Still in its early stages, the Center for Excellence is charged with evaluating the effectiveness and efficiency of tools and practices that have to do with aerial wildland firefighting, and sharing the findings with firefighters, students and anyone else who’s interested.
“What are the policy implications of implementing this new solution? How much is it going to cost us? How much is going to save us if we implement it? What does the data say?” These are some of the questions staff members will be trying to answer, Lineberger said.
Asked for an example of a technology, or practice, that might get examined early on, she pointed to nighttime aerial firefighting.
Flying aircraft at night to dump water on wildfires fell by the wayside with the U.S Forest Service in the 1980s. The agency came to believe the flights were expensive, and provided limited benefits. Risk was also an issue. In 1977, two helicopters collided in midair while working overnight to extinguish a blaze in California’s Angeles National Forest. One pilot died.
But in recent years, nighttime helicopter operations have resumed in California. “They’re having a lot of success,” said Lineberger. “We’re working on: How do we prove that that’s safe?”
The Center for Excellence will also be digging into topics that have less to do with actual flight, like contracting and project management.
Lineberger is currently involved in a “hiring frenzy,” trying to fill eight of nine staff positions. The team is slated to include experts in areas such as technology development, law and policy, fire economics, and an academic researcher. “I was approached by a firefighter who has an engineering background,” she said, “and that type of person is sort of what we’re looking for.”
A More Science-Based Approach
Coen’s weather research is especially relevant to the Center for Excellence because of a piece of legislation that Gov. John Hickenlooper signed in late May.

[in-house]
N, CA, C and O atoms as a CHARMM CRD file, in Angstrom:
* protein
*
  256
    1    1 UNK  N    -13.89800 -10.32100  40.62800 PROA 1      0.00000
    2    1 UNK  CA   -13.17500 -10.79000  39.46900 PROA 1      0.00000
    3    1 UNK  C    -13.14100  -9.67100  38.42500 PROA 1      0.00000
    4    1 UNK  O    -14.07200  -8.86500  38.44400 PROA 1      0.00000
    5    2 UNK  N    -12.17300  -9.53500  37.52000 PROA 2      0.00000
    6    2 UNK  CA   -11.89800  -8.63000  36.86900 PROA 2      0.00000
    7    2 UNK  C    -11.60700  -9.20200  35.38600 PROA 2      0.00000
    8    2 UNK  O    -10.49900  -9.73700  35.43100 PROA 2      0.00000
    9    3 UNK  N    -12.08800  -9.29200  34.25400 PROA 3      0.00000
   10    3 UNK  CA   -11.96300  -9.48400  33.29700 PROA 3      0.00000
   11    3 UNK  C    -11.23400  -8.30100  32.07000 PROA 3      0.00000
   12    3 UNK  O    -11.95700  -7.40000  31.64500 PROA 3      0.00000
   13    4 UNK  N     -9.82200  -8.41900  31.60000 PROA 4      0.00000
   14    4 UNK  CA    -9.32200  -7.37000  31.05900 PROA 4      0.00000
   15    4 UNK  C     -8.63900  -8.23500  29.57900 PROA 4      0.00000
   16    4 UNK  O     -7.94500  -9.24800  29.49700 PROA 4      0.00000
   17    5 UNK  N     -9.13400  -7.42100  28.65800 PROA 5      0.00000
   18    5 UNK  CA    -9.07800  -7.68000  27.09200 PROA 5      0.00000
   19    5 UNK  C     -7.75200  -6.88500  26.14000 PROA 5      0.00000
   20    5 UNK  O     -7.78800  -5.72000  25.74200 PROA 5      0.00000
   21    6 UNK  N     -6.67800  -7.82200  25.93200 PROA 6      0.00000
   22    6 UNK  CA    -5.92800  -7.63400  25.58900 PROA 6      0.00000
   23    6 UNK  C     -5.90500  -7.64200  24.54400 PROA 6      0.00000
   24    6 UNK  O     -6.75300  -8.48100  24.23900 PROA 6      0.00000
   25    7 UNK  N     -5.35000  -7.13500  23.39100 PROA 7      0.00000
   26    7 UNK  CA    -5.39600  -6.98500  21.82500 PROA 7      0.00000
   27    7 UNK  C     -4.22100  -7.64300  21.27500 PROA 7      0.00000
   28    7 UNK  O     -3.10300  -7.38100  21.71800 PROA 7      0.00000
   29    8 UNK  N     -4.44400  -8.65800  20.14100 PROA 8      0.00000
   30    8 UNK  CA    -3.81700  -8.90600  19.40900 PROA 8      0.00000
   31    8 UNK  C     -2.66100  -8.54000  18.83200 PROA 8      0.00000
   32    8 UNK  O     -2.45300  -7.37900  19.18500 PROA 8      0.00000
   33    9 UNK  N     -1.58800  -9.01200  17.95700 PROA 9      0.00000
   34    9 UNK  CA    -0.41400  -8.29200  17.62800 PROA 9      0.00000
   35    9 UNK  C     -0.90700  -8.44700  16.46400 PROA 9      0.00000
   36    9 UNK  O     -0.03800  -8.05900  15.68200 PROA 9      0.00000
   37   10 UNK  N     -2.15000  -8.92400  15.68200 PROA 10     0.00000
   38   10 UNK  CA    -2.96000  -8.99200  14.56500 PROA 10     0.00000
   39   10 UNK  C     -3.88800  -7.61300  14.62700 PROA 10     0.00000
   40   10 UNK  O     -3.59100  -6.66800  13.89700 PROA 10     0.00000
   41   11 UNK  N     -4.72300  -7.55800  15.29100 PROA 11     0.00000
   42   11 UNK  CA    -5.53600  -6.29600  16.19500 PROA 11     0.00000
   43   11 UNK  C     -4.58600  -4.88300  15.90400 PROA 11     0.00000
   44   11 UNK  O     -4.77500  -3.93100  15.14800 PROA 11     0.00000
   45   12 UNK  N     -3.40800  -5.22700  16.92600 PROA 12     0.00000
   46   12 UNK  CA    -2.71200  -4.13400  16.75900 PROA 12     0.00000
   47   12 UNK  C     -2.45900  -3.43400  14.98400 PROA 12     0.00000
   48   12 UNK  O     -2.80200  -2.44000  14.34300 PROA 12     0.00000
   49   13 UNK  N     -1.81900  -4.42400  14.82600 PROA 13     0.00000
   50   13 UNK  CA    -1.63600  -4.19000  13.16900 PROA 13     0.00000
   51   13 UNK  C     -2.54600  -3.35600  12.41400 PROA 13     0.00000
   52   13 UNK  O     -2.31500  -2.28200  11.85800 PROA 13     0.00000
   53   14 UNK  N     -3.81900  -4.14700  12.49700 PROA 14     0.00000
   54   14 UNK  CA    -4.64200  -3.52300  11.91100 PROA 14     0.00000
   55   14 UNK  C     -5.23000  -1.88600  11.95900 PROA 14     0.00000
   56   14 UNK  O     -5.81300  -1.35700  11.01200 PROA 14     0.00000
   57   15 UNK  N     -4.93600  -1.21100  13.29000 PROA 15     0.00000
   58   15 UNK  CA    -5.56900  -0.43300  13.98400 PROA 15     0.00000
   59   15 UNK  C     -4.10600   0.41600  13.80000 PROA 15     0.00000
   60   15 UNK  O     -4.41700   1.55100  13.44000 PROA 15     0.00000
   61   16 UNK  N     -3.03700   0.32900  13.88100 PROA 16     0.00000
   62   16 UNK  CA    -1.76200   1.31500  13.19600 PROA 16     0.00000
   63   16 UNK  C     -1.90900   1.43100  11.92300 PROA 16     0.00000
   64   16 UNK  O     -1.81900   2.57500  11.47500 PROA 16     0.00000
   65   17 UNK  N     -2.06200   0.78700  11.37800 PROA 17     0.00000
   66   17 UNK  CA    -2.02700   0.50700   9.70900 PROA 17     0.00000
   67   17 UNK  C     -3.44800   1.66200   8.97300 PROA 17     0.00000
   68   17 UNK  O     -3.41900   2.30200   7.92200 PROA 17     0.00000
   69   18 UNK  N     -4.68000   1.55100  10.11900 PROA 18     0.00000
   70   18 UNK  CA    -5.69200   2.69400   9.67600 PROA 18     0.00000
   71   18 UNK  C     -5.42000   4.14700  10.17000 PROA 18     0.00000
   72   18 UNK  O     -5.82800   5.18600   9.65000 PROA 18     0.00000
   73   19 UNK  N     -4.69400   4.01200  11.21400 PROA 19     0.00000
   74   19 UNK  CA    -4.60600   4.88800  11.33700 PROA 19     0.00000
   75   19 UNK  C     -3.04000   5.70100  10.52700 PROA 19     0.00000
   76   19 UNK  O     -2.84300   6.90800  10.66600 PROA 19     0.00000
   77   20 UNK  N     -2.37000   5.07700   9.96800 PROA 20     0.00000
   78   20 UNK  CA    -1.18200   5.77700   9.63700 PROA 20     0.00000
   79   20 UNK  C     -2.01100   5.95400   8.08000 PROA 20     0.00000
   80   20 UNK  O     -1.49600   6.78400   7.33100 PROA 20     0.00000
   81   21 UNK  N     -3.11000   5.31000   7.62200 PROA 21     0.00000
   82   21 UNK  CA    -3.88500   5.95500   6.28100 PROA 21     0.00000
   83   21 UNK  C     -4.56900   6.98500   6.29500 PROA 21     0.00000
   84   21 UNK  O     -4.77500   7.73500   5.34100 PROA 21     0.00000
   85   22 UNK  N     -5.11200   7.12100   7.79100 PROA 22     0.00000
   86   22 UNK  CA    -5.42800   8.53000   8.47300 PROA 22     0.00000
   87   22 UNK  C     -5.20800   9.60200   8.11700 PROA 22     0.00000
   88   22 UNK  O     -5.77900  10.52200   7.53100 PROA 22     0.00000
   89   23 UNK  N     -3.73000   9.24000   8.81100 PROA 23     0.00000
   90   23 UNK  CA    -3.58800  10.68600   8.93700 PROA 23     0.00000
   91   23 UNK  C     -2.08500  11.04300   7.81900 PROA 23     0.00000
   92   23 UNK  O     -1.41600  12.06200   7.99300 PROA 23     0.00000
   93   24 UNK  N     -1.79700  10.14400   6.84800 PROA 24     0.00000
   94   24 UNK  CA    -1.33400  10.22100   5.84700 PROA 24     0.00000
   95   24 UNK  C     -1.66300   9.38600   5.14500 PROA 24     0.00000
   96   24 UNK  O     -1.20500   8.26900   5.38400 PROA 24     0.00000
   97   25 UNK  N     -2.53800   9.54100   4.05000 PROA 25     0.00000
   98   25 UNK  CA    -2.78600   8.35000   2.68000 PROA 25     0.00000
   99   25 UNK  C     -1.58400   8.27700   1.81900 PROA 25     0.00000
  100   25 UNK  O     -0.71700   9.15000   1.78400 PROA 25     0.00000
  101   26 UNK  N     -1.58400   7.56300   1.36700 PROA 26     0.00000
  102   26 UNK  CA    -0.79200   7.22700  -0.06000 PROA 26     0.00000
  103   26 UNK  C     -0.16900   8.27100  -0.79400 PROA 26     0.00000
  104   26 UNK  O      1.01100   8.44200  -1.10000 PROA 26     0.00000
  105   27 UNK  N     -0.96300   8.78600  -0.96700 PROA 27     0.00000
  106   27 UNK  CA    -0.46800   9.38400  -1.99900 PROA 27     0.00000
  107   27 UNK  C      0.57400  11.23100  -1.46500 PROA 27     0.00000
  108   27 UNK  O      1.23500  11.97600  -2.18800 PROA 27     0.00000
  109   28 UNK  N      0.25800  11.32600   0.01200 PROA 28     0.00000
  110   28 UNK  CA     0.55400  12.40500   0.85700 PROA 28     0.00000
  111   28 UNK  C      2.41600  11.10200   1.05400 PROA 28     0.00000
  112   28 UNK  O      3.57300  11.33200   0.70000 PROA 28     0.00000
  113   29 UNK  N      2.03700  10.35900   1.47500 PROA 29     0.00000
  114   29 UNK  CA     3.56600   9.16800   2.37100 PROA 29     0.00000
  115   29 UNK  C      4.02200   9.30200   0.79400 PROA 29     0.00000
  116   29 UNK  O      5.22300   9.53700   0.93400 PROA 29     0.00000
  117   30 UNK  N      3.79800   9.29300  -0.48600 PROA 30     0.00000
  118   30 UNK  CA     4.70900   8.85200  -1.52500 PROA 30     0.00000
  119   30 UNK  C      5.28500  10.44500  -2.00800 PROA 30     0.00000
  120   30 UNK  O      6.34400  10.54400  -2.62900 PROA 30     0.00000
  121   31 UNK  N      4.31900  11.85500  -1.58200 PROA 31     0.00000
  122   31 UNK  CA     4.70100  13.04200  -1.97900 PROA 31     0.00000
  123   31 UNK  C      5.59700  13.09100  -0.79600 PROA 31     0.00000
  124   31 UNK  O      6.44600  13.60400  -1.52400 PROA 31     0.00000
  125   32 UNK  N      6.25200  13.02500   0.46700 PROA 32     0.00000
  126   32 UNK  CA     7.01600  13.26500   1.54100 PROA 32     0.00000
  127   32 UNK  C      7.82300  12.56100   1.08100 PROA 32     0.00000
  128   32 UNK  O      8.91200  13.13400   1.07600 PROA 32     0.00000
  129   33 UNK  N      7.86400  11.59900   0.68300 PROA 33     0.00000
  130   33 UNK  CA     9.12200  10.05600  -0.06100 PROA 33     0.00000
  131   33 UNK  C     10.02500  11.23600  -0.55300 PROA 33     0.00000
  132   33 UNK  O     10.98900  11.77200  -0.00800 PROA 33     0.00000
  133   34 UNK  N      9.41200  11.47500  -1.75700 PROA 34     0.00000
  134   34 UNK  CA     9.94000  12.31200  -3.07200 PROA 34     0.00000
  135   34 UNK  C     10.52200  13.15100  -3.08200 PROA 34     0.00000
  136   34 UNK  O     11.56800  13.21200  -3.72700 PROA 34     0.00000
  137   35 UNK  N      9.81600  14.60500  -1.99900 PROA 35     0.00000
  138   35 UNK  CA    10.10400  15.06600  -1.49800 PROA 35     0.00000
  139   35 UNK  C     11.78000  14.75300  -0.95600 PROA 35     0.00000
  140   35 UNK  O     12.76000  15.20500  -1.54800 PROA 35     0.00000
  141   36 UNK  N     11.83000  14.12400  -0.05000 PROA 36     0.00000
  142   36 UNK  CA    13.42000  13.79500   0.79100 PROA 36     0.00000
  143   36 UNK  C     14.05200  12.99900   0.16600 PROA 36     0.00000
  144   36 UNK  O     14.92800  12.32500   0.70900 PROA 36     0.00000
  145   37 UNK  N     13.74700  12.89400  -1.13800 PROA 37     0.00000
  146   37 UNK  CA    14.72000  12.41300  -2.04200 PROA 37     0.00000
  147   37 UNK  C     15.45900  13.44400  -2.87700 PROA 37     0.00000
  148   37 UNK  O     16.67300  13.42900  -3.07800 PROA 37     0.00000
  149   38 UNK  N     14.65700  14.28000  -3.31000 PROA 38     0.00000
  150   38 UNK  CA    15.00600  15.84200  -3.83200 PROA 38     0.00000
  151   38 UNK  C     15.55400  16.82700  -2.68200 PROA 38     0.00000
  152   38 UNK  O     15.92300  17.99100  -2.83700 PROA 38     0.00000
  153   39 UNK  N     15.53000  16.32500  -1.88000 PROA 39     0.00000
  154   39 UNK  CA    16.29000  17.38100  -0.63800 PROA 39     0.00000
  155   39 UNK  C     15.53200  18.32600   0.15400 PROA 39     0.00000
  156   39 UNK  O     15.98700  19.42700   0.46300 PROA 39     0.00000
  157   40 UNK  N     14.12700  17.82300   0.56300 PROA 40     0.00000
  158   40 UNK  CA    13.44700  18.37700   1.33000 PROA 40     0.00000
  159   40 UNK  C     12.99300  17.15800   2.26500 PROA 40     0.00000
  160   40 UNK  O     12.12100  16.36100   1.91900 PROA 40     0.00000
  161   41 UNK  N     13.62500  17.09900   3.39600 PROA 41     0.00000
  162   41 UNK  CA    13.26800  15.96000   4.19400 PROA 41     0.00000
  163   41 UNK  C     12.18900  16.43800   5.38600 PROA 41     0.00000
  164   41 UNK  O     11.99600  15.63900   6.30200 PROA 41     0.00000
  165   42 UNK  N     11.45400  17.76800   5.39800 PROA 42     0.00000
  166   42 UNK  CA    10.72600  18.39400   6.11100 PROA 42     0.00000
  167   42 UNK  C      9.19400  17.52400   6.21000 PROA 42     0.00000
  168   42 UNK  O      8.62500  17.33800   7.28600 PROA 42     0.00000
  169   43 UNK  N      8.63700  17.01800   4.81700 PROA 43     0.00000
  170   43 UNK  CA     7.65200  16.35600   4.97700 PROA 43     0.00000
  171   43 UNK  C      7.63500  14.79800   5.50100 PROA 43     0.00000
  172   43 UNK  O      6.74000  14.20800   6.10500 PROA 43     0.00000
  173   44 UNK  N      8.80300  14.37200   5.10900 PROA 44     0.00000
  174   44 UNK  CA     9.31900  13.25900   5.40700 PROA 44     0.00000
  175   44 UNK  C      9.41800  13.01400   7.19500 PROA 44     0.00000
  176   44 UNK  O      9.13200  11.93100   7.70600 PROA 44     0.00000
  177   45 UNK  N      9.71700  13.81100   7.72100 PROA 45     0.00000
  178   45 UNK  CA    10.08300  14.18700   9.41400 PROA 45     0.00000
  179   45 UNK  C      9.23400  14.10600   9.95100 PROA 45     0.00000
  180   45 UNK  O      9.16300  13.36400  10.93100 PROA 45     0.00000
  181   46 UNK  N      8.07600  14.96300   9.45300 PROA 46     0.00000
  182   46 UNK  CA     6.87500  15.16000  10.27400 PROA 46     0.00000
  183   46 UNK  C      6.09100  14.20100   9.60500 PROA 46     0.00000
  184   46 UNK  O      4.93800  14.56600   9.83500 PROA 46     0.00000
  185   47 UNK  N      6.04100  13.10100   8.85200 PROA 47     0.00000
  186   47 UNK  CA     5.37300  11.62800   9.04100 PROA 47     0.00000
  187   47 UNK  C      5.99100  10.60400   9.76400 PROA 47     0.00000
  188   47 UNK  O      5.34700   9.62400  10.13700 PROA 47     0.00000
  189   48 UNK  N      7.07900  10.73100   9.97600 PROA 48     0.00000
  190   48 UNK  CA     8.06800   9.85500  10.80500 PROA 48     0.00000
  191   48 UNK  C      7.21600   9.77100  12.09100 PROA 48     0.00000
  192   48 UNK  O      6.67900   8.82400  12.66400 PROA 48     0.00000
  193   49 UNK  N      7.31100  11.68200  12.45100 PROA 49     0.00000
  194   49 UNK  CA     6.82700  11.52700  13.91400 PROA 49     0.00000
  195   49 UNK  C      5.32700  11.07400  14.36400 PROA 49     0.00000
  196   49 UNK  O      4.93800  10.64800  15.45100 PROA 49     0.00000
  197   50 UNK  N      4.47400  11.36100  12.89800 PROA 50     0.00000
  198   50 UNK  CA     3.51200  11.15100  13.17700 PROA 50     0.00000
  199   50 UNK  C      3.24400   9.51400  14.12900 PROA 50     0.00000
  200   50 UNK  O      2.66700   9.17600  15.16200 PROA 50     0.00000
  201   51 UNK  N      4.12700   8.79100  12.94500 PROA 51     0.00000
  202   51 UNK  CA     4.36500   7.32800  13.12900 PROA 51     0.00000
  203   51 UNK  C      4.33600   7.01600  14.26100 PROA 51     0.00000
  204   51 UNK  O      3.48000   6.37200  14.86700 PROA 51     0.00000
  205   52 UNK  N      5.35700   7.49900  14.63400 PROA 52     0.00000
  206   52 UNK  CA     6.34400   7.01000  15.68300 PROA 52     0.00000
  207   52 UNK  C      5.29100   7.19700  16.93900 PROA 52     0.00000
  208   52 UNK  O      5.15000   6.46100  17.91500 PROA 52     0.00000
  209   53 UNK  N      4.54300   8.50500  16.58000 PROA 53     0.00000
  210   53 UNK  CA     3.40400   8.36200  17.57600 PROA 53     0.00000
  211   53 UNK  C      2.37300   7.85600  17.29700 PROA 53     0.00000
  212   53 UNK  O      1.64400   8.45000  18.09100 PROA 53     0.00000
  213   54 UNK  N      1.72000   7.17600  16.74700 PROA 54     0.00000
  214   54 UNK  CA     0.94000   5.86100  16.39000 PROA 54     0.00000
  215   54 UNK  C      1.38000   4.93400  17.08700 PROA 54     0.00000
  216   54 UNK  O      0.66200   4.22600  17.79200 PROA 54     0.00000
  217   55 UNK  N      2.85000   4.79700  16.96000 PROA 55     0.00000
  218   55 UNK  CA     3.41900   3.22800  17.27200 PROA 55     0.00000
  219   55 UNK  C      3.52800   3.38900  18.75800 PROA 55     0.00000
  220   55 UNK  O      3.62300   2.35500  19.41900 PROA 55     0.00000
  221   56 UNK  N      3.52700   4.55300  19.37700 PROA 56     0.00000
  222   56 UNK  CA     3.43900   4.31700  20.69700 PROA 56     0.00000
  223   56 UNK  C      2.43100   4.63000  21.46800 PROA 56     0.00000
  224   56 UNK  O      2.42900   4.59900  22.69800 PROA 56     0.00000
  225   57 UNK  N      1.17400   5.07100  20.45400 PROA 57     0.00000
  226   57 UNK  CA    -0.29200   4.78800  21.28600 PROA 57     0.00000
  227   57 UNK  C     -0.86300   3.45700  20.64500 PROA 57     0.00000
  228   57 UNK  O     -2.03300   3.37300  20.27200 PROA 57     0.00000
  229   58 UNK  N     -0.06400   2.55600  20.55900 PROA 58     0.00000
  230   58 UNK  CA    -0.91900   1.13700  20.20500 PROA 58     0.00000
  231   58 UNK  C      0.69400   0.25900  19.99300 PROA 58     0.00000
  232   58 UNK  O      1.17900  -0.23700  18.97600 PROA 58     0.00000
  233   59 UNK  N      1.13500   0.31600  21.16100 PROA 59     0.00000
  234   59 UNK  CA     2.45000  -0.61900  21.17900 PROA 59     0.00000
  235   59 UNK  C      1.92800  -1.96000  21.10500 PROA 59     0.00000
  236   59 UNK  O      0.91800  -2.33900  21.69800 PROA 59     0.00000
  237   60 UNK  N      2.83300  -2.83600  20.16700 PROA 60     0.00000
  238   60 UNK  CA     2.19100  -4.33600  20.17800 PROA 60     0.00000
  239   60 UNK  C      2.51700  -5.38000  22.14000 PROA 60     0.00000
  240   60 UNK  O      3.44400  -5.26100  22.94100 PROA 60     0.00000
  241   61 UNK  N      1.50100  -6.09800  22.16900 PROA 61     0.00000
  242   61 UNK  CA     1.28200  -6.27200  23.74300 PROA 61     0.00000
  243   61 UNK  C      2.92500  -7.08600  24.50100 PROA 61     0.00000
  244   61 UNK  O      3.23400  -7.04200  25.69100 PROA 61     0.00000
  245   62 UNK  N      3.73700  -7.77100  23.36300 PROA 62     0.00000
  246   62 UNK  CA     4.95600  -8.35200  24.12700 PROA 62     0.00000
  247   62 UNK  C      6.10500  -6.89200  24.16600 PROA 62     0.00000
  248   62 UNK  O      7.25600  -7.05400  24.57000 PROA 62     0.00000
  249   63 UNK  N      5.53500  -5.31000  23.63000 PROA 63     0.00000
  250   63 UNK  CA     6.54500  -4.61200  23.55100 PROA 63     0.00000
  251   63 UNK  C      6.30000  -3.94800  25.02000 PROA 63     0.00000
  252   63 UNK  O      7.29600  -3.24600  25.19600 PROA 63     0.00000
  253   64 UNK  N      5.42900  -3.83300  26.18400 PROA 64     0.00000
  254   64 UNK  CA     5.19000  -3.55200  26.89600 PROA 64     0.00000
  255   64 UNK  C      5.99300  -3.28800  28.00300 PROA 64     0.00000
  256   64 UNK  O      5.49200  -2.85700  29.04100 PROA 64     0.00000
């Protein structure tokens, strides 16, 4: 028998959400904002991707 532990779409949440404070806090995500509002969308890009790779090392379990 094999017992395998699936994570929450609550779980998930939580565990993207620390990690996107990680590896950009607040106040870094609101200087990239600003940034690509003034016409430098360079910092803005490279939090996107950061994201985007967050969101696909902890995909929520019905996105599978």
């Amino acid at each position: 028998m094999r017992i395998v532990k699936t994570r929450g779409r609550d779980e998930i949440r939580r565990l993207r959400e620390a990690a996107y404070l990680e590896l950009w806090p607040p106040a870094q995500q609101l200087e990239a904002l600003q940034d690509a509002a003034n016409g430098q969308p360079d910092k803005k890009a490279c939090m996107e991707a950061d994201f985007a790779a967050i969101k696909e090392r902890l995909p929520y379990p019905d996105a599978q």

The act expands the scope of the center’s work to cover the implementation of a “science based” wildfire prediction and “decision support” system.
As described in the legislation, that system closely mirrors Coen’s work. The state doesn’t have a contract in place yet to begin using her computer model, but she said: “We hope to begin working on that soon, and have some sort of demonstration in place for next summer.”
But Coen also noted that, as it stands, there will have to be significant efforts around software development, and determining how firefighters would want to use the model before it finds its way into the field. “It’s a really disruptive technology and that’s why it’s kind of a challenge to integrate it into operations,” she said. “Making that possible for someone to drive who isn’t a Ph.D. meteorologist,” Coen added, “that’s the kind of transition we’re talking about.”
But she sees real value in making that transition happen.
“There are so many resources at stake, and lives at stake, and so much money is being invested in firefighting,” Coen said. “It just seems like a good opportunity, and time, to bring more sophisticated tools to particularly deal with some of these more complex situations."